A poll of commissioned by one of the nation’s leading education reform groups reports that half of the Connecticut voters surveyed feel the new education law doesn’t go far enough, while 17 percent feel it’s a huge step forward.

Student’s First leader Michelle Rhee points to this poll as reason that her group will be sticking around Connecticut to lobby for the next several years.

The poll of 500 likely voters was done one week after the legislative session concluded by Normington Petts, a group that has done polling for several democrats, including the Rep. Joe Courtney and the Democratic Congressional Campaign Committee.

Other finding include:

– 68 percent recall hearing or reading about the reforms. For those that have heard about the law, 55 percent support the reforms.

– 82 percent support allowing teachers to be fired based on their evaluations, which is included in the new law

– 79 percent support allowing teachers to only get tenure if rated effective on their evaluations, which is included in the new law.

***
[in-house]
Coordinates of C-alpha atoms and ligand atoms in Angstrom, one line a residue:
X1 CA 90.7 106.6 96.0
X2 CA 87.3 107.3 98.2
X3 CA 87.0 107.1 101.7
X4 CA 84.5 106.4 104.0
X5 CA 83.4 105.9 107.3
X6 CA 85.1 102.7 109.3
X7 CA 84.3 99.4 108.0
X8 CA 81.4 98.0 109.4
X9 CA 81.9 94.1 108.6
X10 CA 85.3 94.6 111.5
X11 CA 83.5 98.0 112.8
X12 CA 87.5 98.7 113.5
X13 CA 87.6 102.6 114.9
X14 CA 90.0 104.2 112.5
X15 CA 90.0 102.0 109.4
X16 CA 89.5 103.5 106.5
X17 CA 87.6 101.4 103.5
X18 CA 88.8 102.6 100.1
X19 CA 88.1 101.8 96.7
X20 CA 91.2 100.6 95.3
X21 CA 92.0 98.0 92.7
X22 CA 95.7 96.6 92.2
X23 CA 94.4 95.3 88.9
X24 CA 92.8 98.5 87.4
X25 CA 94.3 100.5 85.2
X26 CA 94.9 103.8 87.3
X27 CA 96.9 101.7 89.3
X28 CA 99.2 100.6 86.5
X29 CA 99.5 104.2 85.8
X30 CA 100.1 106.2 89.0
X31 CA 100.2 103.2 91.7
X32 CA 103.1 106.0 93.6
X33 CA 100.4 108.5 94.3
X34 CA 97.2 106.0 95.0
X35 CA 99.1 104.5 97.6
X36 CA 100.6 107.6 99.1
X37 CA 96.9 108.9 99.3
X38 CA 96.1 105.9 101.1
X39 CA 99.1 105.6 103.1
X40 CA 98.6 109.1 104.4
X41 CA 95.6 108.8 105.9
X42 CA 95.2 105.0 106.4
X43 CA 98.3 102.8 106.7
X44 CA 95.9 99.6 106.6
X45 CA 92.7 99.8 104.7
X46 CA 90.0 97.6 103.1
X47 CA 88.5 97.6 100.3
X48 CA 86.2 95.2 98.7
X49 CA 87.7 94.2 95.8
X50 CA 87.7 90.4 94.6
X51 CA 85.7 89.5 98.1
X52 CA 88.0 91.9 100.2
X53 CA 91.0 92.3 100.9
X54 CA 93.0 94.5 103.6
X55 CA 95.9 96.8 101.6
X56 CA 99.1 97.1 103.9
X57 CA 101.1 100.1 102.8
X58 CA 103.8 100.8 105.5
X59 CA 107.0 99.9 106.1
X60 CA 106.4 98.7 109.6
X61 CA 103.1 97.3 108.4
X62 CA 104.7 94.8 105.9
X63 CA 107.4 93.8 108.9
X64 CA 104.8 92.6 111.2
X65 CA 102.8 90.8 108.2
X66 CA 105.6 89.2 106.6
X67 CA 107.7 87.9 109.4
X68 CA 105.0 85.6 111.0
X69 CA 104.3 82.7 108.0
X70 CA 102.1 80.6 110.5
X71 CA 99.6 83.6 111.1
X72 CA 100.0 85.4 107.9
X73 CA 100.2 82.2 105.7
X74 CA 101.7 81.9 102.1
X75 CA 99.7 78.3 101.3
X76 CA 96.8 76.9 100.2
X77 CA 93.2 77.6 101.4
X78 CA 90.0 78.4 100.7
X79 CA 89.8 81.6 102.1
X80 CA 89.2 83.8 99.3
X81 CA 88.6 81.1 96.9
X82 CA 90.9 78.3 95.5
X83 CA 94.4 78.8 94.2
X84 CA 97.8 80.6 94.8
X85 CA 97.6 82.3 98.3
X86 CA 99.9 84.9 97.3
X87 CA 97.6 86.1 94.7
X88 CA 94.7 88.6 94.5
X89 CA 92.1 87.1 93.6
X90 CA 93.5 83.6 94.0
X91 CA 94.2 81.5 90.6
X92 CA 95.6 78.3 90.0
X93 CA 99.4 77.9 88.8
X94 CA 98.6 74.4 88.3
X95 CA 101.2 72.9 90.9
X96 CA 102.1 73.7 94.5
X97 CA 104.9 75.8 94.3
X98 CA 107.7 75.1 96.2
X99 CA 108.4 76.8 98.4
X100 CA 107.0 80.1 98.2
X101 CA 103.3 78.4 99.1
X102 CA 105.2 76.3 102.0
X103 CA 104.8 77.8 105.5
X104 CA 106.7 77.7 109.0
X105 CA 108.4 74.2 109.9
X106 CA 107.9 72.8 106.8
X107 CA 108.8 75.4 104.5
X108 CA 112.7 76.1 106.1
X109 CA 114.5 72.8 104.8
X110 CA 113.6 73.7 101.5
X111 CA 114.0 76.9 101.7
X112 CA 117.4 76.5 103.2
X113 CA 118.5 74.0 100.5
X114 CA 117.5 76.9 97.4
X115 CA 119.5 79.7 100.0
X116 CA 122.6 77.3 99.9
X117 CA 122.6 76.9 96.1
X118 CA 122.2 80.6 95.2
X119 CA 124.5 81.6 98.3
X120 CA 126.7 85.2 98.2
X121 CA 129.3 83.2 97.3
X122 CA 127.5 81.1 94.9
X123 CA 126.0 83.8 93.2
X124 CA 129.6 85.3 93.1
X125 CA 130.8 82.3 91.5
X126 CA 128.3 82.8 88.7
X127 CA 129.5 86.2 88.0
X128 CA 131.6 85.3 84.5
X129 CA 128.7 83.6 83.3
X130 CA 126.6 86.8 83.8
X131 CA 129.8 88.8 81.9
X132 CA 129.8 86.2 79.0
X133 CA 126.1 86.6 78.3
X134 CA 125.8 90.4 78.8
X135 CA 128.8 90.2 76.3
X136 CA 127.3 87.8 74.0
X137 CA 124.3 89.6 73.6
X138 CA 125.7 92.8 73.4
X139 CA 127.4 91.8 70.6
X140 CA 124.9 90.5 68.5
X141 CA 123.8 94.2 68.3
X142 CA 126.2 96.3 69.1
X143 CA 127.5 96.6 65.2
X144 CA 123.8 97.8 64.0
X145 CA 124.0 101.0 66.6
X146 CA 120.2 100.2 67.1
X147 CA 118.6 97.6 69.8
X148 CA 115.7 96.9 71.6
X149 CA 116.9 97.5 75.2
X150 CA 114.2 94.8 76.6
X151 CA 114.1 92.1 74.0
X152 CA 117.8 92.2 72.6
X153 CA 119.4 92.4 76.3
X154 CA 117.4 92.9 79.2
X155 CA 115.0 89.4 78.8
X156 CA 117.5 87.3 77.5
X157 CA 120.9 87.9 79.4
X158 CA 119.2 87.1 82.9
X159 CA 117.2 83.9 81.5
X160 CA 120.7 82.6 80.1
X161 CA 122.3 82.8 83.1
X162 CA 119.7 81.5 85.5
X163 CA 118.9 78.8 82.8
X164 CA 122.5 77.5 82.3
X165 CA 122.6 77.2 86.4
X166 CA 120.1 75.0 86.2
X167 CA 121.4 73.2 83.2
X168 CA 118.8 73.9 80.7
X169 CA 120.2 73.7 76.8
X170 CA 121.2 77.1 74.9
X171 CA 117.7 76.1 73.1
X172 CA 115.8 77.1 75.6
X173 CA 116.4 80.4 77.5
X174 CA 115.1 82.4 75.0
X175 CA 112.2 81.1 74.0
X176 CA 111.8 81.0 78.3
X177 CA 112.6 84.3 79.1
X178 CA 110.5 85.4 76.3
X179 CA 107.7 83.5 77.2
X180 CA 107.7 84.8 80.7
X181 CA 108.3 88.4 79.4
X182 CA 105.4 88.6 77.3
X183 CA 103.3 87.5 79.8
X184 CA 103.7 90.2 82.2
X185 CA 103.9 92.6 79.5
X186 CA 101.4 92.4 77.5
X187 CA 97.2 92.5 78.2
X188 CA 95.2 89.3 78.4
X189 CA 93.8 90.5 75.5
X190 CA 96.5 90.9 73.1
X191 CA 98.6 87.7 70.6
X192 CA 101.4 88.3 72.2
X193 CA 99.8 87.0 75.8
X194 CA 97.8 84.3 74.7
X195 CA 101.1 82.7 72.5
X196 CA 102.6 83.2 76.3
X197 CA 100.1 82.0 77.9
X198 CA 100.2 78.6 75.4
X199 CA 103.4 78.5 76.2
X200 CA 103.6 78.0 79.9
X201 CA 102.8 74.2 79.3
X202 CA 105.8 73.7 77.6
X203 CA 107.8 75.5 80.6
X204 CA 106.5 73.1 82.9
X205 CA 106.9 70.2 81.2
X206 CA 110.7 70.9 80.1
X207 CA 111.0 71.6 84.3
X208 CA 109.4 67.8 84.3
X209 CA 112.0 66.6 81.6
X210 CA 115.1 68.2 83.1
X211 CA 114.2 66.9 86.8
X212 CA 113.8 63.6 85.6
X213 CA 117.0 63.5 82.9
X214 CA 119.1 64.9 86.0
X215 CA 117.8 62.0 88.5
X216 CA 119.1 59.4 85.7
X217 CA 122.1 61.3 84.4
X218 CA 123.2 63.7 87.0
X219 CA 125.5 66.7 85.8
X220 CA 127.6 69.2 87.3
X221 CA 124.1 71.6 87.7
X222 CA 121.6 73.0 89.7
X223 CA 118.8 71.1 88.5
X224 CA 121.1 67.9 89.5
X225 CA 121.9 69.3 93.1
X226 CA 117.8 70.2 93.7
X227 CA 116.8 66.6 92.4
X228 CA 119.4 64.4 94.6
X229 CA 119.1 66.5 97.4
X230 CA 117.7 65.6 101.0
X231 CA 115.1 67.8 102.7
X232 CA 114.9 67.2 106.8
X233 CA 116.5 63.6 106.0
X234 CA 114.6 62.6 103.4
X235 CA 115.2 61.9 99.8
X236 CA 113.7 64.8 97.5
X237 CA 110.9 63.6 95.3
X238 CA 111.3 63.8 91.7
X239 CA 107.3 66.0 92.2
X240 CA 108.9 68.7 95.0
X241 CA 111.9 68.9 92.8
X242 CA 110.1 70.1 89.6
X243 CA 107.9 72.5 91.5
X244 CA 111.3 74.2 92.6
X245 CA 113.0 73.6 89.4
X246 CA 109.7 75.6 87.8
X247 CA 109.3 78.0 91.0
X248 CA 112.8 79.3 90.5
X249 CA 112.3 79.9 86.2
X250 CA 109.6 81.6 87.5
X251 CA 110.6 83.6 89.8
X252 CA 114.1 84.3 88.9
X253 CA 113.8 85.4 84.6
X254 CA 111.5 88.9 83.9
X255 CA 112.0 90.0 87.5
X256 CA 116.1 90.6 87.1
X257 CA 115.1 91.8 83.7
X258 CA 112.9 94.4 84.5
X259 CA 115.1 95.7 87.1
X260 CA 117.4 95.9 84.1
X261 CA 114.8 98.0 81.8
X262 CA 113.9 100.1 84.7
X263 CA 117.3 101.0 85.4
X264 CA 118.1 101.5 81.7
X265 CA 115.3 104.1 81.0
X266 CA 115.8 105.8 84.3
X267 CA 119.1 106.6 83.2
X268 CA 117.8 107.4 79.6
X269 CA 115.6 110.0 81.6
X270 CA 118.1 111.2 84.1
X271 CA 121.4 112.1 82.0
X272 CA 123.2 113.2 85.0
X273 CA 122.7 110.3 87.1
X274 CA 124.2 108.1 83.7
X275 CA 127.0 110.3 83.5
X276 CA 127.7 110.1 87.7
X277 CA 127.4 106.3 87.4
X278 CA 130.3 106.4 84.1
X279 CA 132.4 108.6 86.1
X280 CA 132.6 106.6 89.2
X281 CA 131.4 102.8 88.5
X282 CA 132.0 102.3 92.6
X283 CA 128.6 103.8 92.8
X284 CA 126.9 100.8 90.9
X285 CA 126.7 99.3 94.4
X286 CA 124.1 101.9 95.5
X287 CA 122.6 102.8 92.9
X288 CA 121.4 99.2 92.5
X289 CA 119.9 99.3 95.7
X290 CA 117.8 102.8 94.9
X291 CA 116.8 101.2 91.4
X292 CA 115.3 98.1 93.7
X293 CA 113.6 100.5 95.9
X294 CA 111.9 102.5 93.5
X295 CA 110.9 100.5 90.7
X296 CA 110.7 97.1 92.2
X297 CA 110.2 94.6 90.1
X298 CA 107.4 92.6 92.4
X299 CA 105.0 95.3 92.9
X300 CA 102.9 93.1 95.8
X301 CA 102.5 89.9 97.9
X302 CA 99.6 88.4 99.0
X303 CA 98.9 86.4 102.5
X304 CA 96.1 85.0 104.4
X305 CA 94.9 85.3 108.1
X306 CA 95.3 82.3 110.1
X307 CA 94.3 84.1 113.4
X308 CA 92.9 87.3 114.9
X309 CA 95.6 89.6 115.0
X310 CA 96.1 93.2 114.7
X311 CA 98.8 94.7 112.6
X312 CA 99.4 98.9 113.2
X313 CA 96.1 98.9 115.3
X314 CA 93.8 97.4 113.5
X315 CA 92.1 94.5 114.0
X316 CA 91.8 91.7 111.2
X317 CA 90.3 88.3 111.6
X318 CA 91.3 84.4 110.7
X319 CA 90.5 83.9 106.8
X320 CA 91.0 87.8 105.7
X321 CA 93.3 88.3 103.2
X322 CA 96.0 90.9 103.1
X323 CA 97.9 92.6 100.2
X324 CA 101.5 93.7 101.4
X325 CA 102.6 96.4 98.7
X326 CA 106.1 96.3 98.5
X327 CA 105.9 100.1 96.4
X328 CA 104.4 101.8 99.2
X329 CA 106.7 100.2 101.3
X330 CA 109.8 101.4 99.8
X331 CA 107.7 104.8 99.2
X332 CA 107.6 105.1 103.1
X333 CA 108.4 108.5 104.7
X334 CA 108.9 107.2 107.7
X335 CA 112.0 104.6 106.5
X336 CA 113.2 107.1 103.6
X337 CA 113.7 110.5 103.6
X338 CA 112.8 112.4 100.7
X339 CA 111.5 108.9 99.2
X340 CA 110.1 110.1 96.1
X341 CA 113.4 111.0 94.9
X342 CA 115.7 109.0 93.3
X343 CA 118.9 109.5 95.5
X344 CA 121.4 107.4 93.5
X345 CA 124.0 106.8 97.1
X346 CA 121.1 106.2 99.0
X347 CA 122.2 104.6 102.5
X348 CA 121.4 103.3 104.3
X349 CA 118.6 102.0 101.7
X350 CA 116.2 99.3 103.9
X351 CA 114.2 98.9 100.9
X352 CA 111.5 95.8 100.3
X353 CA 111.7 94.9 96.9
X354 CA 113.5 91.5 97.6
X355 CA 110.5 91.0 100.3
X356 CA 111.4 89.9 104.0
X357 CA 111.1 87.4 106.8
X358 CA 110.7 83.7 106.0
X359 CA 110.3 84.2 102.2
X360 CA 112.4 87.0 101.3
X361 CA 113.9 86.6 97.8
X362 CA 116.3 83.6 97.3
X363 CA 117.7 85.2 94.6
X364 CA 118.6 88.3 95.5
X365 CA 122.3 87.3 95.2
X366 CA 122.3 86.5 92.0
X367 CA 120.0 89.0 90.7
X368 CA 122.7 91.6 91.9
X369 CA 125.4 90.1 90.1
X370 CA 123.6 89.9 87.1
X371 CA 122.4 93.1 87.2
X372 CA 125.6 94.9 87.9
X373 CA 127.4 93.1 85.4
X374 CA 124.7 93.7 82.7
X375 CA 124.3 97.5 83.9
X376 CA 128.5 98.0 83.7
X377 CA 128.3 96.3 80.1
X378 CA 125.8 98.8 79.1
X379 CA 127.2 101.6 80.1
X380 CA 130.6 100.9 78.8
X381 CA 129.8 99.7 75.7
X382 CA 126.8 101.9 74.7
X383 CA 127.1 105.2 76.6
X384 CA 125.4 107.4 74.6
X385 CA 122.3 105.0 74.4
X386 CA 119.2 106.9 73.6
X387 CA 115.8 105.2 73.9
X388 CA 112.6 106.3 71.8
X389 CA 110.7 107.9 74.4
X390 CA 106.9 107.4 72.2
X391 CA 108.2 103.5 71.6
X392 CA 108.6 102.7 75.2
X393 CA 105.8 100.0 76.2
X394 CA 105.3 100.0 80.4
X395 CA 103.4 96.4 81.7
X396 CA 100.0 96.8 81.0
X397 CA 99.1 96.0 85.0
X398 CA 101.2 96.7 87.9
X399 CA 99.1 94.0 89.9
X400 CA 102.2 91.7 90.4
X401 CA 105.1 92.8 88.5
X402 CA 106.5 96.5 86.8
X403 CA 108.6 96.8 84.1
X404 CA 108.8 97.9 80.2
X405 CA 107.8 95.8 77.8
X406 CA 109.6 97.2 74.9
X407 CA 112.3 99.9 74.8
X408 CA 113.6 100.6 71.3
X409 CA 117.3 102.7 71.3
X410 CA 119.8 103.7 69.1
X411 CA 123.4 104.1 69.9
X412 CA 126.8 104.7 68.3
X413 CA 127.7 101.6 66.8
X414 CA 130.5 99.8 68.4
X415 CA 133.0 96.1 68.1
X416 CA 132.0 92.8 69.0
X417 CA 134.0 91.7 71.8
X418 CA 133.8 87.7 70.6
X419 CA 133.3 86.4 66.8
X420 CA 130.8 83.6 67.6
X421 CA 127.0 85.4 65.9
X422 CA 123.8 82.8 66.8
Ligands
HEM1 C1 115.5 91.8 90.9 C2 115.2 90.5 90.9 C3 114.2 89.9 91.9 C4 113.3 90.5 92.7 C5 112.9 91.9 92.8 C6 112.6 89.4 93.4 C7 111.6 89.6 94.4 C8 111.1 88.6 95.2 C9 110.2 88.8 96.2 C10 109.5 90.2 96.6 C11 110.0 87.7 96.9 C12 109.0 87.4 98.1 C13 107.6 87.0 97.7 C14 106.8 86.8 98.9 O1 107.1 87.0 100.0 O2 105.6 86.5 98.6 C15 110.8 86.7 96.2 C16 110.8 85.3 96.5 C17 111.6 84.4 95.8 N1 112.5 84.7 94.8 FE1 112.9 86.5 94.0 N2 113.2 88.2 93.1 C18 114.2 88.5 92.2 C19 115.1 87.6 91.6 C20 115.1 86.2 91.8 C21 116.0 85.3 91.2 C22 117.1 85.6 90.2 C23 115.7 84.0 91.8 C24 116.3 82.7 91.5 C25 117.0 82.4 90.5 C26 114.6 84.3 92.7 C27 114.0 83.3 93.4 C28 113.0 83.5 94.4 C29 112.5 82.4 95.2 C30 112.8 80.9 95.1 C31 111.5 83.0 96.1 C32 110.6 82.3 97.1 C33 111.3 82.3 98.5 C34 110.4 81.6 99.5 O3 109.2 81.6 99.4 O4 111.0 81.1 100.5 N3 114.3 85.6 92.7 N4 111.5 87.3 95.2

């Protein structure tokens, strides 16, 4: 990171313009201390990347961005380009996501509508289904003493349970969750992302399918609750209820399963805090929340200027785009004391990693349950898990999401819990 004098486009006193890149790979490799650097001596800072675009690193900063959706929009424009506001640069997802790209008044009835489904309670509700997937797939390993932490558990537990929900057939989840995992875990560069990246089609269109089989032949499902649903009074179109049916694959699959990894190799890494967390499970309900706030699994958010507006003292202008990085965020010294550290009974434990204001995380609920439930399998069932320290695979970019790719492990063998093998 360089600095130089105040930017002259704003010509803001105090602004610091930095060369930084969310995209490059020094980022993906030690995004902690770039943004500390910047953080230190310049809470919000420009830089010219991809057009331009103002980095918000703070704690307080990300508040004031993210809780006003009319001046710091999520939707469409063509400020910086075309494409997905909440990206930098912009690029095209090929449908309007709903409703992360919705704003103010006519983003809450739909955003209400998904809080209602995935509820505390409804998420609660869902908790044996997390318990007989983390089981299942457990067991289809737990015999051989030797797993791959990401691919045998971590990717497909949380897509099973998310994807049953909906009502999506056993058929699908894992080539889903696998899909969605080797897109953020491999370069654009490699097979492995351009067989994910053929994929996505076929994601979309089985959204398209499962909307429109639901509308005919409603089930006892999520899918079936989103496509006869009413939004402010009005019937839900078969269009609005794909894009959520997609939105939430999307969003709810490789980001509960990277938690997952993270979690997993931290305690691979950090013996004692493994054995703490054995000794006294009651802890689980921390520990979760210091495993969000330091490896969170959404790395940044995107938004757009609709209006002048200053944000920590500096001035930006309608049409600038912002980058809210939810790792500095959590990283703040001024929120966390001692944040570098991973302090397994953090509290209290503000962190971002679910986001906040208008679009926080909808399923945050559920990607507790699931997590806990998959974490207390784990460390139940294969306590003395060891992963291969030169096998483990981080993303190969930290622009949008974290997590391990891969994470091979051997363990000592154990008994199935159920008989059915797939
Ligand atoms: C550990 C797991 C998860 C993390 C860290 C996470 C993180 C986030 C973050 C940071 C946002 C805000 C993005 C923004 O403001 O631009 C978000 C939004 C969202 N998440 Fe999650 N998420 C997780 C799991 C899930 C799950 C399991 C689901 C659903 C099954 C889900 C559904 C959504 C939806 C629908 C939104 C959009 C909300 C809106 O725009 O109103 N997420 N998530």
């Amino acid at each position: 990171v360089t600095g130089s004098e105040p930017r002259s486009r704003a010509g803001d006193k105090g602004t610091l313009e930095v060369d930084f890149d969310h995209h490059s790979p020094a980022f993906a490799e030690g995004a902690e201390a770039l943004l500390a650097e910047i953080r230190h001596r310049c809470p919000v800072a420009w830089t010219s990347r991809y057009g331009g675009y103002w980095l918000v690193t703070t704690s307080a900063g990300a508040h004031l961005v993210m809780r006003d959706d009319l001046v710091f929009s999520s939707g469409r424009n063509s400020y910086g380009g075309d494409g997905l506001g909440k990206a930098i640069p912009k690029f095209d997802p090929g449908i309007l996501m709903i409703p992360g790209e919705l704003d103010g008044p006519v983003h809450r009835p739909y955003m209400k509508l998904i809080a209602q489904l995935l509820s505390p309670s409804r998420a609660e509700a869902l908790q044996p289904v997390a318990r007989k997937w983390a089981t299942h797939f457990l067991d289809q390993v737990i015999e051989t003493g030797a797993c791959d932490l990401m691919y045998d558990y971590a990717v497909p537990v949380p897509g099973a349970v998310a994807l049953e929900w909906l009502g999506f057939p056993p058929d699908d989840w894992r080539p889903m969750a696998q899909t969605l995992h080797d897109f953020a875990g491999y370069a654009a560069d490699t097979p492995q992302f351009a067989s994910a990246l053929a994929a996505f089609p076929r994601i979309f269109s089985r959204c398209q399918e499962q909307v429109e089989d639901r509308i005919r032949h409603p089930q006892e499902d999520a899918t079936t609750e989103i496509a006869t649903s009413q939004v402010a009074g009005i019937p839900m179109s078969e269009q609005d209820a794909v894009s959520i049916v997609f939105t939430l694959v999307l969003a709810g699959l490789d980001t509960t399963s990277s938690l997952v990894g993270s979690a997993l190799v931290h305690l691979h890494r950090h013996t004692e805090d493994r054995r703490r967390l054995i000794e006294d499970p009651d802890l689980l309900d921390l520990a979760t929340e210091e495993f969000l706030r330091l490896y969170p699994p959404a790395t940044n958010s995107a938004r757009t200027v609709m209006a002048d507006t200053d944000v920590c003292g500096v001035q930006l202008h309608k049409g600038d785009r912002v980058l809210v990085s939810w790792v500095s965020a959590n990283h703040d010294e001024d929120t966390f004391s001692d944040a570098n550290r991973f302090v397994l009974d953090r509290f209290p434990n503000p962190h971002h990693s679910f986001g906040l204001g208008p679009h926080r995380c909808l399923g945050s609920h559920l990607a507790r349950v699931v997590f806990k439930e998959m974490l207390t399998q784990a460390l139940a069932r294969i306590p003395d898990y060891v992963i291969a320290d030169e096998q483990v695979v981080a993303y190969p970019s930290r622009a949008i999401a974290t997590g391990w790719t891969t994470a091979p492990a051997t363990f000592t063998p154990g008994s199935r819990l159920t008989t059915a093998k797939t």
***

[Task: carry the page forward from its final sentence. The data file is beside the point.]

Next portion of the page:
– 66 percent support increasing funding for charter schools, which was included in the state budget.

– 83 percent support allowing parents to petition the state to intervene in their school, which was not included in the new law.

– 73 percent support informing parents when their child’s teacher is rated as ineffective and give them the opportunity to change teachers, which was not included in the new law.

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Jacqueline Rabe Thomas

Jacqueline was CT Mirror’s Education and Housing Reporter, and an original member of the CT Mirror staff, joining shortly before our January 2010 launch. Her awards include the best-of-show Theodore A. Driscoll Investigative Award from the Connecticut Society of Professional Journalists in 2019 for reporting on inadequate inmate health care, first-place for investigative reporting from the New England Newspaper and Press Association in 2020 for reporting on housing segregation, and two first-place awards from the National Education Writers Association in 2012. She was selected for a prestigious, year-long Propublica Local Reporting Network grant in 2019, exploring a range of affordable and low-income housing issues. Before joining CT Mirror, Jacqueline was a reporter, online editor and website developer for The Washington Post Co.’s Maryland newspaper chains. Jacqueline received an undergraduate degree in journalism from Bowling Green State University and a master’s in public policy from Trinity College.

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